* CanonDiscontinuity: ''Once Upon A Time In China 4'' and ''5'' (wherein Jet Li was replaced by Zhao Weng Zhou) have for all intents and purposes being disowned from the continuity, so much so that in the new ''Complete Once Upon A Time In China Blu-Ray Colletion'' release, only the first-three and the sixth (the ones starring Jet Li) are included in the package. The less said about ''Once Upon A Hero In China'', wherein Jet Li dresses up as a giant rooster to fight a centipede fomration, the better.
* CannotSpitItOut: Eventually averted in that Fei-hung is ''finally'' engaged to Aunt 13 by the sixth film, wedding ring and all.
* ChekhovsSkill: Wong's ability to fling a bullet hard enough to break things with it.
* ChasteHero: Wong Fei-hung is endearingly prude and shy when it comes to matters of love.
* ChivalrousPervert: Lian Quan towards Aunt 13, much to Master Wong's annoyance.
* CultureClash: This happens occasionally with Wong and Aunt 13.
* CulturalPosturing: Subverted. While the series clearly runs on mild nationalism, it also points out in the second film that ''none'' culture or civilization is inheritently better - [[AnAesop we are all humans and should help each other, regardless of race, country or language]].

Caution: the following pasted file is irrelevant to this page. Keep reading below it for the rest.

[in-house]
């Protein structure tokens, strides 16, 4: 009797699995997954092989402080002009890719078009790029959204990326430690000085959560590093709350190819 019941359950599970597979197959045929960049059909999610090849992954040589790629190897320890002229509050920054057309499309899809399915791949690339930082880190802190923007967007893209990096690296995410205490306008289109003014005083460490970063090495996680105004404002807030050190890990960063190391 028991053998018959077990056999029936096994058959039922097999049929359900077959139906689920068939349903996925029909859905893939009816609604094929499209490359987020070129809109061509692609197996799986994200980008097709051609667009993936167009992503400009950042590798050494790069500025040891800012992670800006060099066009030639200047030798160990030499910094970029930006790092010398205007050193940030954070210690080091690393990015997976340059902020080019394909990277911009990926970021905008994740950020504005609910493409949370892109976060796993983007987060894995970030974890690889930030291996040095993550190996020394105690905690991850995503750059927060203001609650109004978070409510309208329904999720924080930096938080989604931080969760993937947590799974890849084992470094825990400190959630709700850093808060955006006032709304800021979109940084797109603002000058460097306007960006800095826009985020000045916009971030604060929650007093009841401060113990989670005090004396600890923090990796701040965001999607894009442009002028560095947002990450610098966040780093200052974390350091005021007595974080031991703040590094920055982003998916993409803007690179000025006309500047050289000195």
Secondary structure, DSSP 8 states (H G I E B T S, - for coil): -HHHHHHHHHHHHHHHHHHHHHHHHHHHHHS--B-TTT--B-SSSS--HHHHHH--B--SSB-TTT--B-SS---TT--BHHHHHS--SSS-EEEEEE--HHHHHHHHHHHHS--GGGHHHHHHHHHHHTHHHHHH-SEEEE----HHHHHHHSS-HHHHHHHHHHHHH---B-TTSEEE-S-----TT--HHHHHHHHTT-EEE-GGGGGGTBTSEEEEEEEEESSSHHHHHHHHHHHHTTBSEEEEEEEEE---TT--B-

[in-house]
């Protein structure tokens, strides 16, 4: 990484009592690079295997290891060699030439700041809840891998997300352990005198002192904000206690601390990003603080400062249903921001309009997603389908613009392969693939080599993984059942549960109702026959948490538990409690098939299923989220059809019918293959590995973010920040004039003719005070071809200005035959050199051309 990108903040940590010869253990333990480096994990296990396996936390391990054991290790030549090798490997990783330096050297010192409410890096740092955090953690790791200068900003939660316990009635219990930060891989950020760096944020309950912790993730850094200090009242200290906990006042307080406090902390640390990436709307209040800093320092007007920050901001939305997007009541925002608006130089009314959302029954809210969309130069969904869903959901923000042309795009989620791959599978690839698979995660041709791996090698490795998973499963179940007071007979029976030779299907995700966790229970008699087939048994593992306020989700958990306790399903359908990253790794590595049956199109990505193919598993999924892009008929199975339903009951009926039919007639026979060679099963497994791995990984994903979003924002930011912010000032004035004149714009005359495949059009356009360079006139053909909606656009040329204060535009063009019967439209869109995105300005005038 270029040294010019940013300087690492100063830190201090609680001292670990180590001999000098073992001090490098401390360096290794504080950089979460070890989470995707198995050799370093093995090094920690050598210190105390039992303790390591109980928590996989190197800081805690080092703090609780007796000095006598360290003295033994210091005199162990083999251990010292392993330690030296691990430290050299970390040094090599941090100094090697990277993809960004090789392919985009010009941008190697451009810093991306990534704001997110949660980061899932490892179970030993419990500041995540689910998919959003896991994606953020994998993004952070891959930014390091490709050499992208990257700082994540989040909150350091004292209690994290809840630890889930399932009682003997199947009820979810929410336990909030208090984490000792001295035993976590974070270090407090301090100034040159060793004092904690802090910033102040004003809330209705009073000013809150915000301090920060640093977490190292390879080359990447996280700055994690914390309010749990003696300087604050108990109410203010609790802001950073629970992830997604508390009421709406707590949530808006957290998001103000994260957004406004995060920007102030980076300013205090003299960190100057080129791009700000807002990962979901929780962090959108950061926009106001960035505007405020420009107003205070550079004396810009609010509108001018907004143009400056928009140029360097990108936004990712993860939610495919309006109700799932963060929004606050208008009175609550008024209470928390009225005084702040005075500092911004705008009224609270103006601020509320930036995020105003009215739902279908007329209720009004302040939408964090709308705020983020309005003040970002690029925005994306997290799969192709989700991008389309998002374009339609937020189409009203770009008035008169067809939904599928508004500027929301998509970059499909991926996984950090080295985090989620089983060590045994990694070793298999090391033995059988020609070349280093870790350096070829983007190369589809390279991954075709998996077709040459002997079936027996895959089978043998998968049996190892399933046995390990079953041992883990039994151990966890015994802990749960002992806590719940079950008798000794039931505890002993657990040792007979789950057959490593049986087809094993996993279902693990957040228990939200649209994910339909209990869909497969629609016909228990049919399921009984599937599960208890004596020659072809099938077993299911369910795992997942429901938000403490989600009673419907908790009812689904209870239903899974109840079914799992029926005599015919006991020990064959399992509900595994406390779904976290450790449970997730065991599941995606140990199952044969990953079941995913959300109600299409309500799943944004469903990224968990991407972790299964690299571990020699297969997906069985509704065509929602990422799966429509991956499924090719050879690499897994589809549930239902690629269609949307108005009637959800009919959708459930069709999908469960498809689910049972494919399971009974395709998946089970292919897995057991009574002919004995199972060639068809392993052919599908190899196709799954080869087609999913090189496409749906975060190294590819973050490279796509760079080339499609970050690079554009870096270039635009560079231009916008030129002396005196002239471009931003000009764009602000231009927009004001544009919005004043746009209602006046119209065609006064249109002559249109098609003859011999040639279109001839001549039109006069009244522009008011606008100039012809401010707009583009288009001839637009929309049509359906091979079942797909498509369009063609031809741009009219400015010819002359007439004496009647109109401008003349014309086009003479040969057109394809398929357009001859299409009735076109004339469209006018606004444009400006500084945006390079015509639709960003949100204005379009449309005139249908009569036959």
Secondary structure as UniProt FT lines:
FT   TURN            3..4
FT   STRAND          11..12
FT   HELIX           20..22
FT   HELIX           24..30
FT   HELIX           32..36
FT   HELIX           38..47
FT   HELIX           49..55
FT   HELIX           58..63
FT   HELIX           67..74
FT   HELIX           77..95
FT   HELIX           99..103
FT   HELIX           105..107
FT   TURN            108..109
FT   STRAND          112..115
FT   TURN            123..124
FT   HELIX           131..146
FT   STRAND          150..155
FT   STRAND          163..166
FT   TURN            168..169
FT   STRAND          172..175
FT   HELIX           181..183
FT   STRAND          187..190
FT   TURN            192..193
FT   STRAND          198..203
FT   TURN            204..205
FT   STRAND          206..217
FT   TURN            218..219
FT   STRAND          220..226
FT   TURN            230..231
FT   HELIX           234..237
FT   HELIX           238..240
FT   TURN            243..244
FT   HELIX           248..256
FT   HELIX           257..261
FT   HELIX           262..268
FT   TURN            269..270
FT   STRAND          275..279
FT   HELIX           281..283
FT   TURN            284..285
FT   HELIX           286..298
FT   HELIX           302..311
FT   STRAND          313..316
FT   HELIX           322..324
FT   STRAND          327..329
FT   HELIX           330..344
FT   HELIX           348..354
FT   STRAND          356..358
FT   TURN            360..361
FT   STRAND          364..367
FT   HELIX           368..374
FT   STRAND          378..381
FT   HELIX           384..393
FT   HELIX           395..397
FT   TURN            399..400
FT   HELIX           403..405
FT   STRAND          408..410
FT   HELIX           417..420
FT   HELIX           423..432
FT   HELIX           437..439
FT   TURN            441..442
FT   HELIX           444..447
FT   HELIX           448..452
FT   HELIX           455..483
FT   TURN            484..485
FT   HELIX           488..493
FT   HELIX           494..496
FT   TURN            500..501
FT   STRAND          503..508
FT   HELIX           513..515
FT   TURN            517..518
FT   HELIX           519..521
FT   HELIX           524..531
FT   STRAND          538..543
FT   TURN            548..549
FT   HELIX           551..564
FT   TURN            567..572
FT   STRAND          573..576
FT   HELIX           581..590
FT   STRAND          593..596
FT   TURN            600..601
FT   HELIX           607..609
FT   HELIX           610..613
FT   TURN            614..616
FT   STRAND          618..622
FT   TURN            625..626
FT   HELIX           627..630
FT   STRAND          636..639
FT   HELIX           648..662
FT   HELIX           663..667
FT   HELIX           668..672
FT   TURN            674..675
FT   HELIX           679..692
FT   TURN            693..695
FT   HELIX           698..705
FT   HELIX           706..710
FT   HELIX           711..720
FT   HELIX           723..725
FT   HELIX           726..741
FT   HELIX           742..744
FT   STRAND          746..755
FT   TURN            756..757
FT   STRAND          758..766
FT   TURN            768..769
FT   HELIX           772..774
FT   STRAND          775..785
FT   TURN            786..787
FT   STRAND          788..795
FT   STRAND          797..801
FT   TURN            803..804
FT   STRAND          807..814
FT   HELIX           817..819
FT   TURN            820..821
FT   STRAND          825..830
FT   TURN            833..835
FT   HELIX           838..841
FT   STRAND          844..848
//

* CurbStompBattle: Pretty much whenever Wong Fei Hung fights. [[spoiler: Even the big final fights are one sided with the opponent usually getting only one or two hits in.]]
* DamselInDistress: Aunt 13, as the sole main woman in the cast, frequently becomes kidnapped or placed in danger.
* TheDitz: 13th Aunt is a very sweet lady, but she's also rather... flighty.
* DinerBrawl: Wong was just eating his noodles when the Shaho Gang came in for protection money...
* DoggedNiceGuy: Lian Quan, and to a lesser extent Master Wong.
* TheDreaded: Wong Fei Hung's name alone is enough to inspire fear and awe in anyone hearing it. More than once, his opponents immediately backed away or tried to run once they realized who they were dealing with.
* EndOfAnAge: There is an ever present melancholy that pervades the entire franchise, as the era of the noble and heroic Chinese Warrior ends to pave way for westernization.
* EvilColonialist: Almost all Westerners.
* FauxAffablyEvil: Jackson is introduced as a greedy trader, but that's not covering his nature of CorruptCorporateExecutive and SmugSnake tendencies in the end, when [[spoiler: he's revealed as human trafficker, holds the governor at the knife point and is openly talking about killing him ''and'' sailing away scot-free]].
* TheFool: Lian Quan in the Second Film.
* GenreBusting: It showed the world that Kung Fu cinema is a genre that is more than capable of being artistically poetic, emotionally deep and politically relevant as any art film.
* GoodIsNotSoft: Wong is a doctor who will go out of his way to help people, even showing kindness to his enemies. That doesn't mean he won't unleash a brutal beatdown on anyone who deserves it/
* GoodShepherd: The Jesuit priest is genuinely well-meaning, and even helps Wong Fei-hung when his own people are too afraid to come forward as witnesses against the Sha-Her gang and TakingTheBullet for him when the American BigBad tries to have him shot.
* GreenEyedMonster: Wong occasionally gets this when another man shows interest in Aunt 13.